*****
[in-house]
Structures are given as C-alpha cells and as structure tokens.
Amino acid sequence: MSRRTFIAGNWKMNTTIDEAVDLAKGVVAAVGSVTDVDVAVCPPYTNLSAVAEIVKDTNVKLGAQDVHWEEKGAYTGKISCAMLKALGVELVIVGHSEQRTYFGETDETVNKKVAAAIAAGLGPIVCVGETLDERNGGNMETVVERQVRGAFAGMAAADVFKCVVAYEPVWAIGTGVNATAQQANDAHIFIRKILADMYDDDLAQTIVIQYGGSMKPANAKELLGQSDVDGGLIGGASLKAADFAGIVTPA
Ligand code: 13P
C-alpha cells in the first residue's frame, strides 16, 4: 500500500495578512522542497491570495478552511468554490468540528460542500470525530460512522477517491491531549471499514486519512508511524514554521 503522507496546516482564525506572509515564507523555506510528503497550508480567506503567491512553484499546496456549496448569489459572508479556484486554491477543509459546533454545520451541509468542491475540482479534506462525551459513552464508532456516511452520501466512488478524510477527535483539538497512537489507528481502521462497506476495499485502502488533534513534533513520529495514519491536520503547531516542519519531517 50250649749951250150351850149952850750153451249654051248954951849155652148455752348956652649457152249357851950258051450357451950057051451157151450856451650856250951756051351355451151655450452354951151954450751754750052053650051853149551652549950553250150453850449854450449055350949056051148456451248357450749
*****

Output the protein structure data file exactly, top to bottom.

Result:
[in-house]
Structures are given as C-alpha cells and as structure tokens.
Amino acid sequence: MSRRTFIAGNWKMNTTIDEAVDLAKGVVAAVGSVTDVDVAVCPPYTNLSAVAEIVKDTNVKLGAQDVHWEEKGAYTGKISCAMLKALGVELVIVGHSEQRTYFGETDETVNKKVAAAIAAGLGPIVCVGETLDERNGGNMETVVERQVRGAFAGMAAADVFKCVVAYEPVWAIGTGVNATAQQANDAHIFIRKILADMYDDDLAQTIVIQYGGSMKPANAKELLGQSDVDGGLIGGASLKAADFAGIVTPA
Ligand code: 13P
C-alpha cells in the first residue's frame, strides 16, 4: 500500500495578512522542497491570495478552511468554490468540528460542500470525530460512522477517491491531549471499514486519512508511524514554521 503522507496546516482564525506572509515564507523555506510528503497550508480567506503567491512553484499546496456549496448569489459572508479556484486554491477543509459546533454545520451541509468542491475540482479534506462525551459513552464508532456516511452520501466512488478524510477527535483539538497512537489507528481502521462497506476495499485502502488533534513534533513520529495514519491536520503547531516542519519531517 50250649749951250150351850149952850750153451249654051248954951849155652148455752348956652649457152249357851950258051450357451950057051451157151450856451650856250951756051351355451151655450452354951151954450751754750052053650051853149551652549950553250150453850449854450449055350949056051148456451248357450749